ladybirds hibernating Copford

While visiting our Clients’ Gardens over the past few months, we have noticed large numbers of Ladybirds hibernating in the branch unions of garden shrubs – many more than we have seen in previous years.  This bodes well for the Summer!  These Adult ladybirds will emerge in spring ready to mate and produce the next generation of ladybirds eager to munch on aphids and blackfly!

Ladybirds are very much the Gardener’s friend – as well as eating aphids and black fly they are also great pollinators, particularly liking the pollen of lavender, scented geraniums and marigolds.

Here at BAA Groundcare, we have been trying very hard not to disturb the hibernating ladybirds wherever possible, however last week we did urgently need to prune a shrub that had collapsed across a path as a result of recent strong winds – unfortunately there were many of these very important aphid munching insects present.  This resulted in a search of the internet to see how we could carefully remove them, without interrupting their winter slumber! We were amazed by the amount of information on Ladybirds that can be found on the World Wide Web!

As you would expect, an excellent site for information is the Natural History Museum   www.nhm.ac.uk and on this website we came across instructions for building an insect hotel using pine-cones, a few twigs and leaves, and some old roof tiles to keep the rain off.  We built one of these and carefully cut the branches containing the ladybirds and transferred them to their new hotel.  We are monitoring the hotel to see if it works.

A completed ladybird lodge insect hotel, with a sign added for decoration www.nhm.ac.uk

     Life Cycle of a Ladybird (courtesy of the UK Ladybird Survey)

  • October-February: Adult ladybirds spend winter in a dormant state, known as ‘overwintering’.
  • March-April: Adult ladybirds become active and leave their overwintering sites to find food.
  • May: Male and female ladybirds mate.
  • June-July: Mated females lay eggs which hatch into immature stages called ‘larvae’ which pass through four instars (stages) and then form ‘pupae’.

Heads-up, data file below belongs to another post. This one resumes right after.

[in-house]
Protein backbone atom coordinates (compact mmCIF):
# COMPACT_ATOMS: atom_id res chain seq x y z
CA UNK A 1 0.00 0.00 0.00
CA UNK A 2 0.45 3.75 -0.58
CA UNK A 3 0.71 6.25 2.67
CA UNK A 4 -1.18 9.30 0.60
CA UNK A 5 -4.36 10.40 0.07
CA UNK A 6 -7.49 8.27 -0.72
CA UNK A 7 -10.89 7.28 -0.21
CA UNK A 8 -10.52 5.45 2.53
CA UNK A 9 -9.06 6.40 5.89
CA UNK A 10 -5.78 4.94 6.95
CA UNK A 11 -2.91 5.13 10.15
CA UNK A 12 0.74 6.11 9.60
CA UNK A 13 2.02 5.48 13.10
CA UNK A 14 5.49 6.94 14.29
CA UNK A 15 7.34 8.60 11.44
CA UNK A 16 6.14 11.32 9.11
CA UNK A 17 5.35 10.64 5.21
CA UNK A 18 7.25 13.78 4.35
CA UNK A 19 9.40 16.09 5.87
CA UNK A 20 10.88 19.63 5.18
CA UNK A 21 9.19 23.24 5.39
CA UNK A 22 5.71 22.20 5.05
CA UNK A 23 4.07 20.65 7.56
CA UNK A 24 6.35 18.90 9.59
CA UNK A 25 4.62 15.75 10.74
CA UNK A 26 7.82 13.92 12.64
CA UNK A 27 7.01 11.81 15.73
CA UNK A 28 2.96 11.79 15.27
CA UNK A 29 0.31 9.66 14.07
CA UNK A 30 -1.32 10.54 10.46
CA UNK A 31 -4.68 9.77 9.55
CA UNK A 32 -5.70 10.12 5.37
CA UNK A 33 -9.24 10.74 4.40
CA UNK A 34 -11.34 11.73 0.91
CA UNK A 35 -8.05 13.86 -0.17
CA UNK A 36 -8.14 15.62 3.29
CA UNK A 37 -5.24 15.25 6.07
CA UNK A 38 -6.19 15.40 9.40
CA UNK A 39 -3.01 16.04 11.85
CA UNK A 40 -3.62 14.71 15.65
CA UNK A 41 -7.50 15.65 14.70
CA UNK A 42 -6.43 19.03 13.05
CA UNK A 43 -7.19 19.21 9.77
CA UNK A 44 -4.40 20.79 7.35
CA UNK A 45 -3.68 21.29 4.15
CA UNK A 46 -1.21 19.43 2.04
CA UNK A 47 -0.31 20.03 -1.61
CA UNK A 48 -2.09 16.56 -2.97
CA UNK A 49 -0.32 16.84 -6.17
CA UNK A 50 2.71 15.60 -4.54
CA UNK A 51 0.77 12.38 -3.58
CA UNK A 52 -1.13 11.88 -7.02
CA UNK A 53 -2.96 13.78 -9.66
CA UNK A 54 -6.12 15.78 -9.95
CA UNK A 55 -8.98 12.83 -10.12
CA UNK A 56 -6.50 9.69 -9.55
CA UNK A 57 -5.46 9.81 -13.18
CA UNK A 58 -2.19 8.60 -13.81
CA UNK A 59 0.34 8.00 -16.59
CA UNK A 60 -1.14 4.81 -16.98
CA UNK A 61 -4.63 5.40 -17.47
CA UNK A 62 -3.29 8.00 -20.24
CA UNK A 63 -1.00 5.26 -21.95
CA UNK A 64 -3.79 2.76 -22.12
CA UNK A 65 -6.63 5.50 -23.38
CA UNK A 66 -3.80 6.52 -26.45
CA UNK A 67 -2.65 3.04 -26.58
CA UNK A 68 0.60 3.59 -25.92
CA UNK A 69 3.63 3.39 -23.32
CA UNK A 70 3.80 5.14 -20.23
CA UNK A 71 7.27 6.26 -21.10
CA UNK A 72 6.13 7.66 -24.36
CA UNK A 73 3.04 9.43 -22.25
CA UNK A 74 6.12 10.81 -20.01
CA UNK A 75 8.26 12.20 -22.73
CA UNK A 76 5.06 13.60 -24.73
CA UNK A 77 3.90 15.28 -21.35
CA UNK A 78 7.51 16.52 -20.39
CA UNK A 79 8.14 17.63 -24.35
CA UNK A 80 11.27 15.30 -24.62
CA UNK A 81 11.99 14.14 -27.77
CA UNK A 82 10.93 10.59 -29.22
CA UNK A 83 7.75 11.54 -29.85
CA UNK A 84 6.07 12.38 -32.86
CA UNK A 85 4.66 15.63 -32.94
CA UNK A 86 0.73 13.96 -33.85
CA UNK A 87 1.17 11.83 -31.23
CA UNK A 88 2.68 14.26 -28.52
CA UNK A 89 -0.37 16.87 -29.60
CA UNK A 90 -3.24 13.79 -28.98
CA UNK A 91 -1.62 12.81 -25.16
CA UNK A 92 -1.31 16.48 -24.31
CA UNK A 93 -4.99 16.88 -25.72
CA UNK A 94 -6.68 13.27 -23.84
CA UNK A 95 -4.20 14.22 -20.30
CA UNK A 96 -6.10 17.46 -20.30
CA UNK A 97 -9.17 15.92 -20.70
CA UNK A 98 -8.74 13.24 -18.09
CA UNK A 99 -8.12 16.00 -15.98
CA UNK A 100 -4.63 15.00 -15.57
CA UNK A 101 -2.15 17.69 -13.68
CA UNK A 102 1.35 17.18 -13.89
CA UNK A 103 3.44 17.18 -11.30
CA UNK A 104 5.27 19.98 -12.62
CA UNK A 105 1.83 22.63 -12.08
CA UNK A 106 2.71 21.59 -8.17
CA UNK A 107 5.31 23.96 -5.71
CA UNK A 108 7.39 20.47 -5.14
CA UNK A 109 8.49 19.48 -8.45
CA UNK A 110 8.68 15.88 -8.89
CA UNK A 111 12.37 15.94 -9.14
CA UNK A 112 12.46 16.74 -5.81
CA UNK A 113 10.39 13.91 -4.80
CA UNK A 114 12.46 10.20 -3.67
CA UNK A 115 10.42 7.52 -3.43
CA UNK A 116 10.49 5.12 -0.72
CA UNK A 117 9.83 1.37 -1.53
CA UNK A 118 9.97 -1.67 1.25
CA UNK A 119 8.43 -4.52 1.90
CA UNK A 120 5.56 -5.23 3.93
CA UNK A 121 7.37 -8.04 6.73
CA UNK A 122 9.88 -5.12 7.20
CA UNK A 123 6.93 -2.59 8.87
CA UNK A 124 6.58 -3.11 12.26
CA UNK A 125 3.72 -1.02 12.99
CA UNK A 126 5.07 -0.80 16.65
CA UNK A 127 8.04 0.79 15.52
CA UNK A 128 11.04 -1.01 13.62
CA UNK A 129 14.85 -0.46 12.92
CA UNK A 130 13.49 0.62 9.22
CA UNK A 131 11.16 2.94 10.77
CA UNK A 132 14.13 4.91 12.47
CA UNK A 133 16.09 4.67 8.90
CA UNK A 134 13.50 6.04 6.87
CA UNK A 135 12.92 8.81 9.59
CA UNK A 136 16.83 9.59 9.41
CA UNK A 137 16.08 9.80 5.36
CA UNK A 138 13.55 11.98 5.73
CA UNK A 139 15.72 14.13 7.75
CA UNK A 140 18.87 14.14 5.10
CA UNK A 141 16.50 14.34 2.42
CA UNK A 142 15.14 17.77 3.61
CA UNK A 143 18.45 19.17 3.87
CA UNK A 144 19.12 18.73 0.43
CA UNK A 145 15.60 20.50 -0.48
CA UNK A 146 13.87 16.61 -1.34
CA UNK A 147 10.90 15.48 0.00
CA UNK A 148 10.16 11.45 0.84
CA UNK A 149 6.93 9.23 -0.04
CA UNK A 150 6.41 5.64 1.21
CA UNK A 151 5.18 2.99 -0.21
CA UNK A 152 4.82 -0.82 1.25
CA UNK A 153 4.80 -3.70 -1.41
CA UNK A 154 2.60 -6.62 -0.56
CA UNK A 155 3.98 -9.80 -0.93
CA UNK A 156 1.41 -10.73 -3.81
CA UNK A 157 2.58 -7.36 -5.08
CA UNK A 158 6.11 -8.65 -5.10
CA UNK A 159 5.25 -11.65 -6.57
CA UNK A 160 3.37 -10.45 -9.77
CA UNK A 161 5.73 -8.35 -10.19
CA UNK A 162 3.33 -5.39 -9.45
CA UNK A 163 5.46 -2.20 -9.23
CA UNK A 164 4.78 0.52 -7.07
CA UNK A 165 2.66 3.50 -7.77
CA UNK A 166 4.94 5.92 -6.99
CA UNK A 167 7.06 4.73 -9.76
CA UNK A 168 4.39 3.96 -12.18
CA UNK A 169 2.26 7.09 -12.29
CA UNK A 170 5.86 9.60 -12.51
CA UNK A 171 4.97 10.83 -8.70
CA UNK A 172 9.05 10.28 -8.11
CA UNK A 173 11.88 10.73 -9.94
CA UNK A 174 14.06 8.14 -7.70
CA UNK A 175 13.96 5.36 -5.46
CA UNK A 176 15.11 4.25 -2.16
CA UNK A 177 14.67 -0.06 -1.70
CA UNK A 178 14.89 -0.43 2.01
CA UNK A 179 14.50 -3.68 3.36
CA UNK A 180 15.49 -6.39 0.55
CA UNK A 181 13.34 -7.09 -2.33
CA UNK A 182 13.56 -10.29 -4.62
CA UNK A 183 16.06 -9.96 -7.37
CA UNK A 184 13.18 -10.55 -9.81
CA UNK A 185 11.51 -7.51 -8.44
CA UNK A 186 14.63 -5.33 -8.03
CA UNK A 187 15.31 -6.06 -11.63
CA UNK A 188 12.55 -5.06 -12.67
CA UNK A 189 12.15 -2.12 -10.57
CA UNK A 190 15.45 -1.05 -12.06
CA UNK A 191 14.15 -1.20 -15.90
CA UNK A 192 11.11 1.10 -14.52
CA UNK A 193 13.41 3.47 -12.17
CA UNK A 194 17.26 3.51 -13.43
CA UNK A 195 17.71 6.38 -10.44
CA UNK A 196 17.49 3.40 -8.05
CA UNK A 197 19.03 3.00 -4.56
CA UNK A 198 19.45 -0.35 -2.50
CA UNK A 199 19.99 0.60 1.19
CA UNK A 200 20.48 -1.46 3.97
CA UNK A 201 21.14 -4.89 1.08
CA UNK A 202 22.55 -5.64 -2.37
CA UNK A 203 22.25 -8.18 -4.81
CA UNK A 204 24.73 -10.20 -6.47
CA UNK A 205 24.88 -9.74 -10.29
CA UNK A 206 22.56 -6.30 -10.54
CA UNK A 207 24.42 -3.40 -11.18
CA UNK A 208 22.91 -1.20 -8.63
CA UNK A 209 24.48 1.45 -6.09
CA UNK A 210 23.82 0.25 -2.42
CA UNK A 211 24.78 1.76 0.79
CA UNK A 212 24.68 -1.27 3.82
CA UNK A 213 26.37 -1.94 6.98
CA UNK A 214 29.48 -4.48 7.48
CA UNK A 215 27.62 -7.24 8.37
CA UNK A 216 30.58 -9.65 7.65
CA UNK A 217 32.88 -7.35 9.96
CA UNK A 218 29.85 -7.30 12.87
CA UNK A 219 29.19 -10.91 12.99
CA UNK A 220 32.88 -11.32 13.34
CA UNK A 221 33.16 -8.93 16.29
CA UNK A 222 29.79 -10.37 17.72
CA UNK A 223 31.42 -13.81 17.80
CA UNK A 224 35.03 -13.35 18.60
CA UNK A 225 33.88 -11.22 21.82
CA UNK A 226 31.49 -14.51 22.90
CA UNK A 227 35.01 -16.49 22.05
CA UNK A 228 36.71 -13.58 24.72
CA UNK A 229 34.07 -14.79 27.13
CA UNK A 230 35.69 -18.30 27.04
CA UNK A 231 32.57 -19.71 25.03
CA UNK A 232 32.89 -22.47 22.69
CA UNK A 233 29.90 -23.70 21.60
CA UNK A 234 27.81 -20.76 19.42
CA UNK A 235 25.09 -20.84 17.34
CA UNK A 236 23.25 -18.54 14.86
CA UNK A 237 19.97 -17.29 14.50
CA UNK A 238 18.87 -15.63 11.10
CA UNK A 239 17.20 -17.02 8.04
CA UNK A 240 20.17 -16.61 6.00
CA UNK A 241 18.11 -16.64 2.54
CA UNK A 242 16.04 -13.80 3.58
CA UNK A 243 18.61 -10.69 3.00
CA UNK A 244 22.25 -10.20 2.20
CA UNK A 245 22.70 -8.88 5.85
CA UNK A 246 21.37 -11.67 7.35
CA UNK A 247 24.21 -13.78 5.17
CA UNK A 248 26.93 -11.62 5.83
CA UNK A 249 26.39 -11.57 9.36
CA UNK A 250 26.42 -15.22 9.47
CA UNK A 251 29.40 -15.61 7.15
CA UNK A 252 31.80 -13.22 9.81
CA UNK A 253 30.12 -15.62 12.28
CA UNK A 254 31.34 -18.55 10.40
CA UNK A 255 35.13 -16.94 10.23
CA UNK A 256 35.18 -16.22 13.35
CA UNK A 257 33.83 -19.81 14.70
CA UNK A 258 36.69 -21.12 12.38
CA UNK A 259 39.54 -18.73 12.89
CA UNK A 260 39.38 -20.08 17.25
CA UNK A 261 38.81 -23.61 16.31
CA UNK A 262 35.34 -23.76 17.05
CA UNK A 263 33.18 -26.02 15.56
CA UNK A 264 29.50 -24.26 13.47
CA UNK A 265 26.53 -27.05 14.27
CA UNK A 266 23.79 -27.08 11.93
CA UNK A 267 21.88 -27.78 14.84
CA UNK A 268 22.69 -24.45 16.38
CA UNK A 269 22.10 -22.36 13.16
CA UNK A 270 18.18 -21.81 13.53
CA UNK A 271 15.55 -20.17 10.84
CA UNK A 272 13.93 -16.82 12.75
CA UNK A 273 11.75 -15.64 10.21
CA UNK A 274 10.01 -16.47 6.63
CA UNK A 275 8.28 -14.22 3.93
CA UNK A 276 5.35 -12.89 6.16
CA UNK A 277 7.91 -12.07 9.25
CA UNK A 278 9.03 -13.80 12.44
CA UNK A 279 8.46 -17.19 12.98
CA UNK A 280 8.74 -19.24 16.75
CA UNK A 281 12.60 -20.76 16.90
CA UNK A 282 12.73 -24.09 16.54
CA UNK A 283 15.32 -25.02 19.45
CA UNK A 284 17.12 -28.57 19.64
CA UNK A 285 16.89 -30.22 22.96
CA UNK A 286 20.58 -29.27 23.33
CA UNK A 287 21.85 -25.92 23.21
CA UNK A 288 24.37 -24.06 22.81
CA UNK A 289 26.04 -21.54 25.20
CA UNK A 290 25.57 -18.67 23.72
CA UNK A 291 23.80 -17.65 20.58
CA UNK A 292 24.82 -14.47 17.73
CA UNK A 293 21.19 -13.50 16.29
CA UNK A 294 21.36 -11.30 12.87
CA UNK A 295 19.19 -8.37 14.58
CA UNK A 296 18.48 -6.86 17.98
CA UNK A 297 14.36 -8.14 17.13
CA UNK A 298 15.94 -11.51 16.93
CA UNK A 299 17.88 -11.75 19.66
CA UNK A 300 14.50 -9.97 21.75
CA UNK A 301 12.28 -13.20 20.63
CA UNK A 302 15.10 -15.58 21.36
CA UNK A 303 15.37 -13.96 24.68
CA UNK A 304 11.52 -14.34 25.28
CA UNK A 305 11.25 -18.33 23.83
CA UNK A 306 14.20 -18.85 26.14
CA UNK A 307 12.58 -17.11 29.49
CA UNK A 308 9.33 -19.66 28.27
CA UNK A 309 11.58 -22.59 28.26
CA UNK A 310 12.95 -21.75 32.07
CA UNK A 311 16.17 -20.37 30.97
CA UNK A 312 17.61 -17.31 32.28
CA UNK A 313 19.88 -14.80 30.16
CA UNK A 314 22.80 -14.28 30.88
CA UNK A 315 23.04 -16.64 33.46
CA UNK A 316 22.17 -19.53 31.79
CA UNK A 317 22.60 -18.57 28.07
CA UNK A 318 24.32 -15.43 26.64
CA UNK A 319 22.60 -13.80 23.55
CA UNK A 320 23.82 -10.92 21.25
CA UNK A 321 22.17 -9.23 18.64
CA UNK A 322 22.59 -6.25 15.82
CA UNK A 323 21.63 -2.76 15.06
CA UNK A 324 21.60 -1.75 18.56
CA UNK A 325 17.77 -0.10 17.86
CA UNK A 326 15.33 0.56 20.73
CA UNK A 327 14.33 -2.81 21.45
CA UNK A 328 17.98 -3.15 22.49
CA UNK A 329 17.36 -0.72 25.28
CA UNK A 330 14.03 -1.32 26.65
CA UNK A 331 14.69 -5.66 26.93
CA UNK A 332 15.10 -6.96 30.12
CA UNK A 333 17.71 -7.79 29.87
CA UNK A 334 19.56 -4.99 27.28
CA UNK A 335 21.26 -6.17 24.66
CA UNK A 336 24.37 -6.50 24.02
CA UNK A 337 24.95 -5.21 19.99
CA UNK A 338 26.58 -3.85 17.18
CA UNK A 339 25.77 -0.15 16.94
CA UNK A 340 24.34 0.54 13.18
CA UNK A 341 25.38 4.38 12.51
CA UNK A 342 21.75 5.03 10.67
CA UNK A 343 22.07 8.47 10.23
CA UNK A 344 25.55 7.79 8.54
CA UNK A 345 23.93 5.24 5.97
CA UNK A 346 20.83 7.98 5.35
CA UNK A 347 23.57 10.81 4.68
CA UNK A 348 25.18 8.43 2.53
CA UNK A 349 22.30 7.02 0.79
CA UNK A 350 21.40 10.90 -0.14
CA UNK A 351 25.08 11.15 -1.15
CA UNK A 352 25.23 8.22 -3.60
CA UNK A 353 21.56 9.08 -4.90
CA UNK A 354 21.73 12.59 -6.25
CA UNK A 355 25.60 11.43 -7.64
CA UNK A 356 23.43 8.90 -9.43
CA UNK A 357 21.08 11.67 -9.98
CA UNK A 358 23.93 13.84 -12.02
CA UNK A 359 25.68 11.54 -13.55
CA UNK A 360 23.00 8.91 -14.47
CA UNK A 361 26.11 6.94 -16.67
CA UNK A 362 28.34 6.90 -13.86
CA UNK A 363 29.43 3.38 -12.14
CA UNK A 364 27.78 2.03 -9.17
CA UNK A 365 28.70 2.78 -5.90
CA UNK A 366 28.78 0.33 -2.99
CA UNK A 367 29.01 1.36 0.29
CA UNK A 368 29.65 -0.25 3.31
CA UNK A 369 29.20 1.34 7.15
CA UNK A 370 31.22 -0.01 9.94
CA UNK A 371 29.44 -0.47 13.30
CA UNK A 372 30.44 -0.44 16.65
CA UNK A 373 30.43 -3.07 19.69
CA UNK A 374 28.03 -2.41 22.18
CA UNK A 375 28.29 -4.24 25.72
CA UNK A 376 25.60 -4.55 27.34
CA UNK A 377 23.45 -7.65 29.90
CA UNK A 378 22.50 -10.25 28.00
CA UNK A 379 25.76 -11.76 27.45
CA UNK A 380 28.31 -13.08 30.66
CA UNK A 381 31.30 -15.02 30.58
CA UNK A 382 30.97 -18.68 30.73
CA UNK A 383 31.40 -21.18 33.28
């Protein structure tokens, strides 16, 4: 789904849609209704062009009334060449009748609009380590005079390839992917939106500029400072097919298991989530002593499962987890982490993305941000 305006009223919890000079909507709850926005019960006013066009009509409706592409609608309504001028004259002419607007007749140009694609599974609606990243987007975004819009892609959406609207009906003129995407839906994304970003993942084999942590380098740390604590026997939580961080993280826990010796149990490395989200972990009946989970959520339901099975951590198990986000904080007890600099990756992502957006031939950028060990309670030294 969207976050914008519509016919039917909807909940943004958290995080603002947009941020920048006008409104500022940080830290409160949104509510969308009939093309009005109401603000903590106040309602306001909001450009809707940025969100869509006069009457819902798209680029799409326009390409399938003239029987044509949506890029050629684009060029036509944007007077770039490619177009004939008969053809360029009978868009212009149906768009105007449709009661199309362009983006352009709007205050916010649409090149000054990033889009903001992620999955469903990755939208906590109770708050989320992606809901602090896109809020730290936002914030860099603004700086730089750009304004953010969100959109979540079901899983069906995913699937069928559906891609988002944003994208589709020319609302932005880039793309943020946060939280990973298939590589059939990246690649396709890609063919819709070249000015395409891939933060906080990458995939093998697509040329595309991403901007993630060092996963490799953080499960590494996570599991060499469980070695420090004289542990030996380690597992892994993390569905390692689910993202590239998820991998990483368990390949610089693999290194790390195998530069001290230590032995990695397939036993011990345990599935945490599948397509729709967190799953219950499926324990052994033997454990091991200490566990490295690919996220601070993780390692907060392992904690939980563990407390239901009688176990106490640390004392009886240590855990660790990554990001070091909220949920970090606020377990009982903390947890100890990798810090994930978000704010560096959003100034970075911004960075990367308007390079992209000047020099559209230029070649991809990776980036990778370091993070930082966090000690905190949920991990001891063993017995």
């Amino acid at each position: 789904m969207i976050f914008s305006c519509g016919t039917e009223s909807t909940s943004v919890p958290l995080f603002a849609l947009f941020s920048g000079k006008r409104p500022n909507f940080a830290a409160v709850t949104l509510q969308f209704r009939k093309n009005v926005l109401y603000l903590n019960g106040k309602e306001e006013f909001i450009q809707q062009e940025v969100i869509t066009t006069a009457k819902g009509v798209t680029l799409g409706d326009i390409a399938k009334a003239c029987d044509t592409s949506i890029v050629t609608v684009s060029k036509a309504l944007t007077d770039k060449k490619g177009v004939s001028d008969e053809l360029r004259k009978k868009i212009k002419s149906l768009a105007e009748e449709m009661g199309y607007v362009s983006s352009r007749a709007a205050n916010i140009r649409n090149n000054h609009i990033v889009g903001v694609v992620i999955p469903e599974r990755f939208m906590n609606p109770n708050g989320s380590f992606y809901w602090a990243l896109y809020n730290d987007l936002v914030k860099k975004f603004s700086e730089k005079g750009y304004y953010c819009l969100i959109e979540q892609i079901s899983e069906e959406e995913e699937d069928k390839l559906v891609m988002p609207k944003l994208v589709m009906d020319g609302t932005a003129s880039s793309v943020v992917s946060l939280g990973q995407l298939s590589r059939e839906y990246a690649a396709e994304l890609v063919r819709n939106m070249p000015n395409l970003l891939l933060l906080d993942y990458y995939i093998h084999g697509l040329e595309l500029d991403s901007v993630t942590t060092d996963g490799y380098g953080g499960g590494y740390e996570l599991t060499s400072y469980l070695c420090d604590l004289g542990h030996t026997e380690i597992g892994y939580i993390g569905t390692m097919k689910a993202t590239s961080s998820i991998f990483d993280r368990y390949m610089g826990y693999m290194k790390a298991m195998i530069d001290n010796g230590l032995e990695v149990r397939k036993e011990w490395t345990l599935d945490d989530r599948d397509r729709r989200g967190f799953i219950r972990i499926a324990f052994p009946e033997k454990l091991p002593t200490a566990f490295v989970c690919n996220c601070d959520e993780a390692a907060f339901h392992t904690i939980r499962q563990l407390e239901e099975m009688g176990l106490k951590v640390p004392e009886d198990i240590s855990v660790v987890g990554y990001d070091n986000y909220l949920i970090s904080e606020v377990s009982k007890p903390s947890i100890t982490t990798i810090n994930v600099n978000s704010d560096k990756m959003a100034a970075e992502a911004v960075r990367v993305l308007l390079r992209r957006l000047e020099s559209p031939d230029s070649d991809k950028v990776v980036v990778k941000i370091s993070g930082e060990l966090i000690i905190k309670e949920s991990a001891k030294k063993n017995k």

• August: The new generation of adult ladybirds emerge from the pupae.
  • September: These new adults feed but do not mate until next spring after they have overwintered

Fascinating Facts about Ladybirds

  • The collective name for ladybirds is the Coccinellidae, which has its origins in the Latin word coccineus meaning ‘scarlet’.
  • The word ‘Ladybird’ is thought to have been inspired by early images of the Virgin Mary who would appear wearing a red cloak.
  • The number of spots on a ladybird indicates what species it belongs to, not, as commonly believed, how old it is.
  • The most common ladybird in the UK is the 7 Spot Ladybird – which is red with 7 black spots (of course!)
  • There are believed to be 47 different ladybird species in the UK
  • Not all ladybirds are red with black spots. Ladybirds can be yellow, orange, brown or red with black, white or red spots. Some even have stripes instead of spots!
  • The Harlequin Ladybird is the most invasive ladybird in the world and is rapidly killing the other species. This ladybird has many different appearances and includes black with red spots and orange with white spots.
  • Ladybirds hibernate (or ‘overwinter’) from October all the way through to February.
  • Females lay up to 50 eggs on the underside of a leaf, close to a food source.  
  • The eggs are orange or yellow and approximately 1mm in length. 
  • Eggs hatch within 10 days and larvae feed on the unhatched eggs of aphids 
  • When attacked, a ladybird will give out small drops of a yellow, unpleasant tasting fluid. Birds then associate the bright colour with a bad taste and therefore leave them alone.
  • An adult ladybird can live for between 1 and 3 years.